Tagged: 20booksofsummer23

Hard Times by Charles Dickens

Hard Times is #888 on the 1001 Books You Must Read Before You Die list. See the whole list and my progress here. This summer, I’m reading from the list for my 20 Books of Summer challenge, and instead of straight reviews, I’m going to compare the 1001 Books write ups with my own impressions.

Hard Times is one of the lesser known Dickens novels. It’s been on my shelf for 10+ years, and I’ve started it more than once, without getting much farther than the schoolroom chapters, where the teacher is named “Mr. McChokemchild.” A library ebook helped me get past the small font in my Penguin Popular Classics edition, and I soon wondered why no one told me this book has so much more than school children. It’s a classic Victorian social novel, tackling class, unionization, alcohol abuse, gambling, infidelity, and more. It’s sort of a North and South, with more humour and less romance.

Well, someone did try to tell me. The 1001 Books Hard Times write up not only mentions Gaskell (in an unfavourable comparison) but the entry is right beside the entry for North and South, highlighting the fact that these stories were being serialized at pretty much the exact same time – what a time to be alive! You know, if you weren’t a factory worker… or a woman…

The write up also would have helped me make the connection to utilitarianism, a philosophy I’ve been interested in since reading The Brothers Karamazov (and since going down several rabbit holes related to the current crop of tech-bro philosophers who are rebranding it as Effective Altruism). This theme is first explored in this early classroom scenes – what is an education for? What’s the point of “wondering” when you can memorize facts?

The write up portrays Hard Times as a bit of an unfocused look at these various social issues, and I guess it is, but compared to Dickens’ known works like A Tale of Two Cities, I found this one more satisfying. It read faster (not only because it’s significantly shorter), the characters were more varied, and while some were one-dimensional “bad guys”, most had some depth and showed some growth, even some of the female characters. And it’s just very funny. The circus ringmaster, Mr. Sleary, with his lisp and his rolling glass eye, was played for comic relief, but he speaks the line that sums up the book:

‘People must be amuthed, Thquire, thomehow…they can’t be alwayth a working, nor yet they can’t be alwayth a learning. Make the betht of uth; not the wurth.’

Chapter VI

To me, that’s as good as “It is a far, far better thing that I do, than I have ever done; it is a far, far better rest that I go to than I have ever known” (though perhaps not as good as “the best of times” etc.) I’m glad I finally read this. For me, that’s four down, six to go for the 1001 Books-worthy Dickens novels.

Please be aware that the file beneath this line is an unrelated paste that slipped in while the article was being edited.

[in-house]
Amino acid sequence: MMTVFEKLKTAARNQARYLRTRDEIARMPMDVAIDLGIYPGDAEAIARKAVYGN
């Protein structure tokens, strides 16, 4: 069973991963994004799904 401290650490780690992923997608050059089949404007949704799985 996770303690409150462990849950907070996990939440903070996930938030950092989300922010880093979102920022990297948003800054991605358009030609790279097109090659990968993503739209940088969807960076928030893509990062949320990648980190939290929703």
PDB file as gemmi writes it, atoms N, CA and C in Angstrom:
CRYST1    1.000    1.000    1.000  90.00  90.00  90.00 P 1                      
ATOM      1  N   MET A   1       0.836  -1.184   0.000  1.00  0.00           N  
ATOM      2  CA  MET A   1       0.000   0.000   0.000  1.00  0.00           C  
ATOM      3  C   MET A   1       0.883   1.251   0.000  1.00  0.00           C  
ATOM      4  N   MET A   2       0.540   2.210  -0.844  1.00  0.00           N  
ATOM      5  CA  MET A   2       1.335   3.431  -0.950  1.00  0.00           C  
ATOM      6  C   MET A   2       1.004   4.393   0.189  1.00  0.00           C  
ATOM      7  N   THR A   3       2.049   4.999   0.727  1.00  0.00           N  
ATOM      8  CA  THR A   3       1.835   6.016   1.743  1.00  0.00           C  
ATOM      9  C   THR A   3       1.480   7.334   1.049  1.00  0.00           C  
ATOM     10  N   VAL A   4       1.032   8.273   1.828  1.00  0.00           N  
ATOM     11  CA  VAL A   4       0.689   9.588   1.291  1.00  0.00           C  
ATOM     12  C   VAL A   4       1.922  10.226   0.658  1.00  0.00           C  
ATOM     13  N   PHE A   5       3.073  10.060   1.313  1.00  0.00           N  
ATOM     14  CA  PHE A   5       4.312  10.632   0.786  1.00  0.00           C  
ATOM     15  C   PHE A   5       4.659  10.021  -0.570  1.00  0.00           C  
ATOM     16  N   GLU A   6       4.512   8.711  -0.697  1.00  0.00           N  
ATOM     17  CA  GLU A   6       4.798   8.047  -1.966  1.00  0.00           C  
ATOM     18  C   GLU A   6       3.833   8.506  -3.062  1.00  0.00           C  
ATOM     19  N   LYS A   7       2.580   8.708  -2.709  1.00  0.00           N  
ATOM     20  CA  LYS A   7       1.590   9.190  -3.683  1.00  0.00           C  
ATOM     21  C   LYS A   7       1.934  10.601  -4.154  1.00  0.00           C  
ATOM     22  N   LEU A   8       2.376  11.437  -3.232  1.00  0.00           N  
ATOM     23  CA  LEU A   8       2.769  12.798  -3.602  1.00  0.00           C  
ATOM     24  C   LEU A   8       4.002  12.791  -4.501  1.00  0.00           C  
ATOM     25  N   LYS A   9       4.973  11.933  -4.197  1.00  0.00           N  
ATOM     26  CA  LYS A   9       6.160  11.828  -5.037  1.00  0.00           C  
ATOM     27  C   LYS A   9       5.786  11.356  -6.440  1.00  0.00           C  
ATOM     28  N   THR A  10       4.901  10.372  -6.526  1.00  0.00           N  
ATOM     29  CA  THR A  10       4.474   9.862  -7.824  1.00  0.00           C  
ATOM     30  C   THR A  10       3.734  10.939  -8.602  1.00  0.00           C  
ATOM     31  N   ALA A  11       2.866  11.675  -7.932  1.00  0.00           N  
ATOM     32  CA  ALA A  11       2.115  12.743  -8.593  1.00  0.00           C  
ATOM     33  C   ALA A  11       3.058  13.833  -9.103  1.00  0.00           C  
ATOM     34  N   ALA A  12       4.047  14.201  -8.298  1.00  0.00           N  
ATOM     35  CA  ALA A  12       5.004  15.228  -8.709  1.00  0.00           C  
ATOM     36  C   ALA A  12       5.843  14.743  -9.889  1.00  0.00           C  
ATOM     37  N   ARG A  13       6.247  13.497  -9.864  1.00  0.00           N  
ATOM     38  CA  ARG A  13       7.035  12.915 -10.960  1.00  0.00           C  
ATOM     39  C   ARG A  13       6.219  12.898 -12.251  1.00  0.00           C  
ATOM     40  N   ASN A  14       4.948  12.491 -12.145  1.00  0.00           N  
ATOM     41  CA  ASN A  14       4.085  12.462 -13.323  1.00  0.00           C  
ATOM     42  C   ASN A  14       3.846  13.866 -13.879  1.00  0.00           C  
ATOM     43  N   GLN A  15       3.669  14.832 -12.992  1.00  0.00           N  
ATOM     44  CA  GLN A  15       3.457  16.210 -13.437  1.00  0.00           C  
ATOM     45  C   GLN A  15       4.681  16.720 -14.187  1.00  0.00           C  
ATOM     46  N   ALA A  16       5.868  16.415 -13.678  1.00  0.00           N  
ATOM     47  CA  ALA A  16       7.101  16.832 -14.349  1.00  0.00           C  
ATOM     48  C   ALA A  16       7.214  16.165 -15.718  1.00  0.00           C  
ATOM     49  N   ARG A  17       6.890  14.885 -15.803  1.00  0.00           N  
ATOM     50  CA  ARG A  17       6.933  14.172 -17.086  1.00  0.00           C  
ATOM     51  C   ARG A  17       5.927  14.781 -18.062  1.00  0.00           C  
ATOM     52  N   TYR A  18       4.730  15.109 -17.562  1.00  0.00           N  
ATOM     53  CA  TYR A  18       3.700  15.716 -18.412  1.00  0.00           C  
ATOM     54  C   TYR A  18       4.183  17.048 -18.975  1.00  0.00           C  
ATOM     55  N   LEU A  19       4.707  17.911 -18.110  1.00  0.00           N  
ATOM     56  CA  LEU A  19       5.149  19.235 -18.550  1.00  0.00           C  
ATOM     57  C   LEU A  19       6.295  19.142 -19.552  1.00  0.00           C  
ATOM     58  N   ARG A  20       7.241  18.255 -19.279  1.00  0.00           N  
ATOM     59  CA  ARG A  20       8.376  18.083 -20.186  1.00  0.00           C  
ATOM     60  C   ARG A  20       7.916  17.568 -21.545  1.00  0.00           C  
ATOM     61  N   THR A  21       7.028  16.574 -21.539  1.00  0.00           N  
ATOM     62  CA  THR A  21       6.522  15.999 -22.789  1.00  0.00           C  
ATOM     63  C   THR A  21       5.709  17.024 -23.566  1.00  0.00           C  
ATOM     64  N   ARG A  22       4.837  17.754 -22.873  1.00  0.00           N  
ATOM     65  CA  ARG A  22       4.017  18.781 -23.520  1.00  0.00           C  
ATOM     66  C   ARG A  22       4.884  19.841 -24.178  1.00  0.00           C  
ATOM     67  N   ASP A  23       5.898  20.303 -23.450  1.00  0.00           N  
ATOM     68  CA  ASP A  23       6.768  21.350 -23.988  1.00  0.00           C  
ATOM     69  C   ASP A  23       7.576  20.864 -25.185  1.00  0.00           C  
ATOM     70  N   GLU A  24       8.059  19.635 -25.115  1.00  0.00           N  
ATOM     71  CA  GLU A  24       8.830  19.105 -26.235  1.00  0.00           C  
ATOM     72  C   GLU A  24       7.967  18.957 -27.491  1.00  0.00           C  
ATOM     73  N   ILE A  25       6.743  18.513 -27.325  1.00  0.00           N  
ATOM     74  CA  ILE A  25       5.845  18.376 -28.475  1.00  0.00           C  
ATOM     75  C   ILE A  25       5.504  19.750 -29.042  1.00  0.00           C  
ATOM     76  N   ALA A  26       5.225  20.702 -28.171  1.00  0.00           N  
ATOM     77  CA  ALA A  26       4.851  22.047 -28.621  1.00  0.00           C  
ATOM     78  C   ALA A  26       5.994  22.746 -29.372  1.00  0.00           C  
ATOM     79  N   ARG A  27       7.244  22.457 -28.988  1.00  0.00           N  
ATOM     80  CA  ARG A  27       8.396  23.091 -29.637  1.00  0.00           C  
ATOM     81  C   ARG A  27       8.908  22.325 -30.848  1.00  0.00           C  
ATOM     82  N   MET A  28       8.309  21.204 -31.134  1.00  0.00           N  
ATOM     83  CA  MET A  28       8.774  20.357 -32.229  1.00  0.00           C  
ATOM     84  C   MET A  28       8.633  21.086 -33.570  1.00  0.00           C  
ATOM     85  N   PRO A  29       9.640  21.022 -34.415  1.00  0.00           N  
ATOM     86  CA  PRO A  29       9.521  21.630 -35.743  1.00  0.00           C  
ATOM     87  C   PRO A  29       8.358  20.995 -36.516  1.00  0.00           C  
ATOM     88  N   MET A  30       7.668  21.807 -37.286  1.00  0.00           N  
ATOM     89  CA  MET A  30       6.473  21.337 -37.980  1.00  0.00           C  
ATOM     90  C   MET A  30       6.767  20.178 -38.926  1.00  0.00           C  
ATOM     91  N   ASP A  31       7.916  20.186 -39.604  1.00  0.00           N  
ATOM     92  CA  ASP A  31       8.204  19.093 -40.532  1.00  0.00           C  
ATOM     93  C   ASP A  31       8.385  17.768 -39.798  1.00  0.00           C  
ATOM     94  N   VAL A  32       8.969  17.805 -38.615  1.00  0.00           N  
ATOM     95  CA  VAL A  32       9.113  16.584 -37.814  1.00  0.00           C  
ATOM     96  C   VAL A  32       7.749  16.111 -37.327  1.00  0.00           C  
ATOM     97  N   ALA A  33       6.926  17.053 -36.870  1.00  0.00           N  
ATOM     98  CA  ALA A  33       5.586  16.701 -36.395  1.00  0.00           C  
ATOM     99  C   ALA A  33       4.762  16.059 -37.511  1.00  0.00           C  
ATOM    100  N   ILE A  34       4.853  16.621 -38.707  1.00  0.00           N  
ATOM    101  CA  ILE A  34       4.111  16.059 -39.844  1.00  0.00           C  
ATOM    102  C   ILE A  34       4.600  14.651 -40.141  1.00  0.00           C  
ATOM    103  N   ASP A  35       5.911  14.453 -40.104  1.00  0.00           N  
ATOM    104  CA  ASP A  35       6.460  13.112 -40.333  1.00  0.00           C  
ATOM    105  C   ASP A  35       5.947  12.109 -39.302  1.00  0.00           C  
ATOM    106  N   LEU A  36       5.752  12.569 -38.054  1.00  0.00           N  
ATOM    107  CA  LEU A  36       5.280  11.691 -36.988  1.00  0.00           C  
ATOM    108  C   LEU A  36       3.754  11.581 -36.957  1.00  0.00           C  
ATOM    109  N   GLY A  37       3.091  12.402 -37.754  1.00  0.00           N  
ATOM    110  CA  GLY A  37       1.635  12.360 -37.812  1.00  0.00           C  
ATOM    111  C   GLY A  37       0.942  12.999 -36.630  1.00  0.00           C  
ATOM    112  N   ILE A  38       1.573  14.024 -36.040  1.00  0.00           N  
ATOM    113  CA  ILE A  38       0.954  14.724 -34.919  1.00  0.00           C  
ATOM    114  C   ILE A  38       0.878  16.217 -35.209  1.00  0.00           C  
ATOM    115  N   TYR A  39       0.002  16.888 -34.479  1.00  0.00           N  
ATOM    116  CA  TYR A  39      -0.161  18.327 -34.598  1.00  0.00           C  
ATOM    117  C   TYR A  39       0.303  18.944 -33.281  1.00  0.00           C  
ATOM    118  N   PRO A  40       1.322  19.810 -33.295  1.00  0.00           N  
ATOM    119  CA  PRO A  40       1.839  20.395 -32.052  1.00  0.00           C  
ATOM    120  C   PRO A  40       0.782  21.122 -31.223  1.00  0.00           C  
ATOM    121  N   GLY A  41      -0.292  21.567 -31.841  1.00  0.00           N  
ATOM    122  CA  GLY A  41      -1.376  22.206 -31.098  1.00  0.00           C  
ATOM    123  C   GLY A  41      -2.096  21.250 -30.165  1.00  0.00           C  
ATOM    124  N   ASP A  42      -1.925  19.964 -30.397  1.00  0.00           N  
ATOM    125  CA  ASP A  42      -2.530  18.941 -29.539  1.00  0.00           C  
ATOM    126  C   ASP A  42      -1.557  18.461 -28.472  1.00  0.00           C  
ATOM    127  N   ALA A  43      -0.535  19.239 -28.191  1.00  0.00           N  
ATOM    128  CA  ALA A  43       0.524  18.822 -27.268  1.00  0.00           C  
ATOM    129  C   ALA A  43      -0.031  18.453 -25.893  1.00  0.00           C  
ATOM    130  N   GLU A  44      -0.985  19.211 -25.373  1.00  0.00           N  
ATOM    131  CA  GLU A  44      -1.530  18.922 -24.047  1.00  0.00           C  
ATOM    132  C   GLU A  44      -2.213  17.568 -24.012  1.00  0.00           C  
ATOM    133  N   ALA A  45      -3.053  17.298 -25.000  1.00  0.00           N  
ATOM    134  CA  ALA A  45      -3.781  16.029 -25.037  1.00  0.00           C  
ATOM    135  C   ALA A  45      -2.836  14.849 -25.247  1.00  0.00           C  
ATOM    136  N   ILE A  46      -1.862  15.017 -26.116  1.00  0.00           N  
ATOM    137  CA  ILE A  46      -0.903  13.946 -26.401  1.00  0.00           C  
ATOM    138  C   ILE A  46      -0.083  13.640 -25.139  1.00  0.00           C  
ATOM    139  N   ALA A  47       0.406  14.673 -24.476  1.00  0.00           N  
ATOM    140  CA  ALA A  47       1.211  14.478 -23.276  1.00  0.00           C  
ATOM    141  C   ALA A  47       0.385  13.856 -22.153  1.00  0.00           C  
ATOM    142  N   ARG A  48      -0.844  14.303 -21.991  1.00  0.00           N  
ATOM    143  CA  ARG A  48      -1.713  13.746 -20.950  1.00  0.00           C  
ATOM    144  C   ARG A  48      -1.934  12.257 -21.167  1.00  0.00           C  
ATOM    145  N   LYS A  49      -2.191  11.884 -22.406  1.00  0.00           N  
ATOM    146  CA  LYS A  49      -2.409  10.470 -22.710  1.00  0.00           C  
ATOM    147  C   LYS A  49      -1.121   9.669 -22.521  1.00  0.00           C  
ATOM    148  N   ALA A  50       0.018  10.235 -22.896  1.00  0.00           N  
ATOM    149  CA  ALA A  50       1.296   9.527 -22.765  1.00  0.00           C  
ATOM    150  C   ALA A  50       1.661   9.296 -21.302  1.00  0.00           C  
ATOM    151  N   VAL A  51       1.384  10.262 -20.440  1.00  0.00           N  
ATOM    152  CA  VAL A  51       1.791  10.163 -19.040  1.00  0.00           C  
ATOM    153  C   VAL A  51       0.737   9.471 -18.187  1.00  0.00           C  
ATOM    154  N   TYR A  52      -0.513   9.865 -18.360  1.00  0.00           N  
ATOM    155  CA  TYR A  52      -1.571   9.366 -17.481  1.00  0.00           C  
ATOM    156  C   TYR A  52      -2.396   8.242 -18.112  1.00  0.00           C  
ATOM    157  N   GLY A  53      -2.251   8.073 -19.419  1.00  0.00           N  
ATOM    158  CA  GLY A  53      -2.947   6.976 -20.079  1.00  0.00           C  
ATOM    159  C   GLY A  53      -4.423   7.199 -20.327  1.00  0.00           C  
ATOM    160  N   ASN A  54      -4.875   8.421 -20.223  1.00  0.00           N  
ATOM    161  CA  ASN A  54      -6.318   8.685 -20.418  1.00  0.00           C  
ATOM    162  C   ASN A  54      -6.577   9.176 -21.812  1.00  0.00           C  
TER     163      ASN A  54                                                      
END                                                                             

1001 Books

20 Books of Summer 2023

After skipping last year, I’m back at it again, joining Cathy in creating an overly-ambitious, unrealistic plan to read and review twenty books this summer. Though perhaps I shouldn’t sell myself short. Reviewing my past record, there’s a decent chance I’ll get to these, eventually… of my 20 books of summer 2019, I’ve now read 19. This year’s list is a combination of carryovers from summers past, prize winners and longlisters, review copies, and the few remaining 1001 Books that are sitting unread on my shelf (or books by authors who appear on that list.) Guess I’ll have to visit a used bookstore soon to replenish!

  1. The Crying of Lot 49 by Thomas Pynchon (1001 Books, previous on a 20 Books list)
  2. Hard Times by Charles Dickens (1001 Books, previous on a 20 Books list)
  3. The Blind Assassin by Margaret Atwood (1001 Books, previous on a 20 Books list)
  4. Howard’s End by E.M. Forster (1001 Books)
  5. The Ambassadors by Henry James (1001 Books)
  6. [Holding this space for another 1001 Books pick, pending a trip to Wee Book Inn]
  7. The Life of Charlotte Brontë by Elizabeth Gaskell (1001 Books adjacent)
  8. The Ladybird by D.H. Lawrence (1001 Books adjacent)
  9. Abigail by Magda Szabó, translated by Len Rix (on a previous 20 Books list)
  10. Green Darkness by Anya Seton (on a previous 20 Books list)
  11. Portrait in Sepia by Isabel Allende, translated by Margaret Sayers Peden (on a previous 20 Books list)
  12. Scattered All Over the Earth by Yoko Tawada, translated by Margaret Mitsutani (one of the books I bought in a Covid-induced haze last year)
  13. You Made a Fool of Death with Your Beauty by Akwakae Emezi (another Covid book)
  14. Tomb of Sand by Geetanjali Shree, translated by Daisy Rockwell (2022 International Booker Prize winner)
  15. Boulder by Eva Baltasar, translated by Julia Sanches (2023 International Booker Prize shortlister)
  16. [Holding this space for the 2023 International Booker Prize winner, in case I haven’t read it]
  17. I (Athena) by Ruth DyckFehderau (a review book from this year)
  18. The Last Samurai by Helen DeWitt (just a plain old “been on my TBR forever”)
  19. Milkman by Anna Burns (Booker prize winner)
  20. Self-Portrait with Boy by Rachel Lyon (cheating as I’m about to read this)

Join in at 746 Books and hold me accountable!

The stack (not pictured: a few on my Kobo)